For teen job-seekers, summer again offers dismal prospects
The number of teens holding summer jobs in Massachusetts and across the country is expected to match or be even less than last year’s record lows, with only about 1 in 4 teens finding work, according to research by Northeastern University.
Just 26 percent of US teens held jobs last summer, the lowest youth employment rate since World War II, and this year youth advocates are scrambling to fund job opportunities amid federal cutbacks and a shaky private-sector recovery.
The economy’s slow recovery has forced many unemployed adults and financially struggling retirees to take part-time and seasonal jobs once favored by teens. Federal stimulus funds that paid to put nearly 2,000 Massachusetts teenagers to work were eliminated this year. And the Legislature, facing its own budget deficit, is weighing funding cuts for youth employment programs of as much as $2 million.
“The recession was awful for people who are unemployed, but it’s a depression right now in the youth jobs sector,’’ said Lew Finfer, an organizer at the statewide Youth Jobs Coalition, a nonprofit umbrella group that advocates for funding. “You can’t get much worse than this.’’
No one needs to tell that to 17-year-old Rebecca Valmond. The senior at Dorchester Academy has applied for jobs at more than 20 companies and nonprofit organizations, without success. Valmond said if she cannot find a way to earn money, she may need to reconsider attending Bridgewater State University in the fall, her top choice.
“It’s so discouraging,’’ Valmond said. “I’m just getting one rejection after another.’’
According to the Northeastern report, the national employment rate among teens fell 40 percent from 2000 to 2010 for teens between the ages of 16 and 19. The report, which tracked youth employment using newly released federal data, said employment rates fell for nearly every age group 54 and younger in the last 10 years, but most dramatically among teenagers between the ages of 16 and 19.
There were also indications of a continued downward trend, said Andrew Sum, a coauthor of the report and director of the Center for Labor Market Studies at Northeastern University. In the first three months of this year, the teen employment rate averaged 25.7 percent, lower than last year’s 26.2 percent employment rate during the same period, according to the report.
Sum said low-income youth are hit the hardest, statewide and nationally, because they live in areas that already have high unemployment and fewer jobs.
“It’s not just that the rates are falling, but that these are the lowest rates we’ve ever seen,’’ Sum said. “The size of these declines has been incredible.’’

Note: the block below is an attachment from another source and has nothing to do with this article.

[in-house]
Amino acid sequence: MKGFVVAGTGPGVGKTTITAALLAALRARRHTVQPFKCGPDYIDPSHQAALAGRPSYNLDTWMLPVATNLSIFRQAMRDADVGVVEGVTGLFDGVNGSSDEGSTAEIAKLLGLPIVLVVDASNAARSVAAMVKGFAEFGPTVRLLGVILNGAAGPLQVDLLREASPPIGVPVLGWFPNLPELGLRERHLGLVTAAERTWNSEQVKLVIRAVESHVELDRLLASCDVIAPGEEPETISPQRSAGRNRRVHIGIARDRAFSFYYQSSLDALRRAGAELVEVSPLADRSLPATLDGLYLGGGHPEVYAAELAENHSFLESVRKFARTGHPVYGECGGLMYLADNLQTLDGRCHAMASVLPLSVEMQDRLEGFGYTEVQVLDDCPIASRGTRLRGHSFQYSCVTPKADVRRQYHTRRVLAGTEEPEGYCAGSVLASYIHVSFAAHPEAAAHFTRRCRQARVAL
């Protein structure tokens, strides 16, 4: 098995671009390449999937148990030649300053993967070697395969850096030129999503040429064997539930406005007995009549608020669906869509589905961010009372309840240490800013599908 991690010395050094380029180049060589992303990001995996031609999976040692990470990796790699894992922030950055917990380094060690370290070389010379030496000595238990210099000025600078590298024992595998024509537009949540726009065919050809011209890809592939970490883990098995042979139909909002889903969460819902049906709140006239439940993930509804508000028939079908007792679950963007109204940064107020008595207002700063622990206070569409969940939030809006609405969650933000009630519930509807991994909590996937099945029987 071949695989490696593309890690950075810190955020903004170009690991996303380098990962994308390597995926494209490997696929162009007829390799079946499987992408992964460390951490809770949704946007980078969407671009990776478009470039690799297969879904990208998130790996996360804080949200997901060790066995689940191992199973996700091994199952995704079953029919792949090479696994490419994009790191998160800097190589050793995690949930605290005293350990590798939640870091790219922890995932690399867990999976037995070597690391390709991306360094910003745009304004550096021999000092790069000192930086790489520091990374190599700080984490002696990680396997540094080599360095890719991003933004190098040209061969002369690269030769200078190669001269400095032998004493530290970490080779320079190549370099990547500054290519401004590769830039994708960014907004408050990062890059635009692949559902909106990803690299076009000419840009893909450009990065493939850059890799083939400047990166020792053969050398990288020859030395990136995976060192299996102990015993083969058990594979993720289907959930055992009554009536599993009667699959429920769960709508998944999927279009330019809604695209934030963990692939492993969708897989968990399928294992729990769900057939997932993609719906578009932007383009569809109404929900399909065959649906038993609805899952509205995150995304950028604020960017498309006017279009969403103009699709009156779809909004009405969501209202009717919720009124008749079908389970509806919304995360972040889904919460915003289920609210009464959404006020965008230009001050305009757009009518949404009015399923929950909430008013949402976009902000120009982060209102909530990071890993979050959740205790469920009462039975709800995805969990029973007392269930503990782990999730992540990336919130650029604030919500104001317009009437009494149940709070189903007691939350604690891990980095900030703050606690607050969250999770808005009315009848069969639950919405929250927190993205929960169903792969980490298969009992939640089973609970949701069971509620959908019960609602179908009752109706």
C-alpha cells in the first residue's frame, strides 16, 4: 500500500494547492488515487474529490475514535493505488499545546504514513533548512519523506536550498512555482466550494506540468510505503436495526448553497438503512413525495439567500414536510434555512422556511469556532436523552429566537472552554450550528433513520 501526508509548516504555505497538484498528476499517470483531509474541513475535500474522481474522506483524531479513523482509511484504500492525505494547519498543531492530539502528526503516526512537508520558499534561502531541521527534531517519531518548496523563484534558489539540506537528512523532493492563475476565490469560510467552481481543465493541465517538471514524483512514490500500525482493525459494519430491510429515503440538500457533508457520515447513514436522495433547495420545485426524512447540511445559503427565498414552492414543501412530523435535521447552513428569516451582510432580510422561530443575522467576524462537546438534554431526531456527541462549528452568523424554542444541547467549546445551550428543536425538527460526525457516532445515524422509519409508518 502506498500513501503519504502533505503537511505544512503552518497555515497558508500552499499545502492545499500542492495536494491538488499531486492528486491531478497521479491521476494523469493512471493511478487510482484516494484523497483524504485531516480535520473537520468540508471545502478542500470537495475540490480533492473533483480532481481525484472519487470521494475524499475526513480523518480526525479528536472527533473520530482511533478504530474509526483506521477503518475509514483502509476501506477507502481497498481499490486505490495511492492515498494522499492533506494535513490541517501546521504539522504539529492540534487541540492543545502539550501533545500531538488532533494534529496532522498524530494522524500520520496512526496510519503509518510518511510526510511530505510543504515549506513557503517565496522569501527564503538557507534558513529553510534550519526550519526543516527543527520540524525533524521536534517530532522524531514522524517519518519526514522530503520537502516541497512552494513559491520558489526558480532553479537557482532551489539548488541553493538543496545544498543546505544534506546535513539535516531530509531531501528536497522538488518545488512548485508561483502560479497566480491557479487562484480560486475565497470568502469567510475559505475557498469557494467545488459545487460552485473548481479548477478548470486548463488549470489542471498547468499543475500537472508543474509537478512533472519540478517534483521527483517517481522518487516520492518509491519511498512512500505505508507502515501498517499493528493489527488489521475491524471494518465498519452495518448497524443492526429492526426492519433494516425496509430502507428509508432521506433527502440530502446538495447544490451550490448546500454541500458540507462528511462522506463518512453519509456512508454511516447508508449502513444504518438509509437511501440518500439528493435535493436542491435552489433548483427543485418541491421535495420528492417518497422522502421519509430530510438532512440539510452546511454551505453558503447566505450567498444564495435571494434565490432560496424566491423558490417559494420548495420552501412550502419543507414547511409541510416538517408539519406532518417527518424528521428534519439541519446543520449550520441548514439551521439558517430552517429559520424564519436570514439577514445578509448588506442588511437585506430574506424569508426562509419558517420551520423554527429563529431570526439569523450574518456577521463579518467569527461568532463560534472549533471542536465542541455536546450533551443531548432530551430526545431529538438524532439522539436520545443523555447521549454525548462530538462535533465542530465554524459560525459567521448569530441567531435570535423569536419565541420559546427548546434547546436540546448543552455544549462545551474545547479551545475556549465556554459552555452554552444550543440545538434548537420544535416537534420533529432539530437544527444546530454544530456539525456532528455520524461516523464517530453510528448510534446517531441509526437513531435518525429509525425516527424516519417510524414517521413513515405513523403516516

Governor Deval Patrick recently announced $6 million in statewide funding for youth jobs, but it won’t be enough to make up the gap. And in Boston, city officials said they will use $4.3 million to fund youth job programs — the same level as last year — and have undertaken an effort to get private businesses to hire more young people. A rally is scheduled to be staged in the city’s financial district next week.
Mayor Thomas M. Menino, who plans to speak at the rally, said that John Hancock Insurance,
“We need to stay focused on industries that have not stepped up to the plate,’’ Menino said. “We still need more.’’
Conny Doty, who is director of youth jobs and community services for the city, said Boston-based Fidelity Investments, for example, has not participated in city youth hiring programs in her 16 years of recruiting funders.
Adam Banker, a spokesman for Fidelity, said the company supports a number of youth programs in Boston and “certainly will consider this program.’’
Dan Gelbtuch, an organizer at the Dorchester Bay Economic Development Corporation, a nonprofit in Uphams Corner, said it typically employs 25 city youth during the summer, jobs funded by the city and state. He is not sure whether he will have to cut positions this year, but described the jobs as a lifeline for inner-city youth.
“This is their first opportunity to be in a work setting and to be held accountable, to write a résumé,’’ he said. “These are specific skills, but they also learn how to act professionally. It’s essential for their career growth and development.’’
Gelbtuch said nearly all the teens he has ever employed have used some portion of their incomes to help their families pay for heating, groceries, or rent.
Funding cuts also put a strain on nonprofits that traditionally rely on private funding.
Andrea Kaiser, executive director of Bird Street Community Center in Dorchester, said the center typically employs 150 youth, but she has had more than 600 applicants this year. Last summer, she said, she went door to door to a dozen small-business owners and asked them to employ a teen, leading to five hires.
“You’ve got everybody cutting, everybody taking fewer kids, and more kids applying for jobs,’’ she said. “I’ve got to find a way to make up the funding. I can’t say no to these kids.’’
Megan Woolhouse can be reached at firstname.lastname@example.org.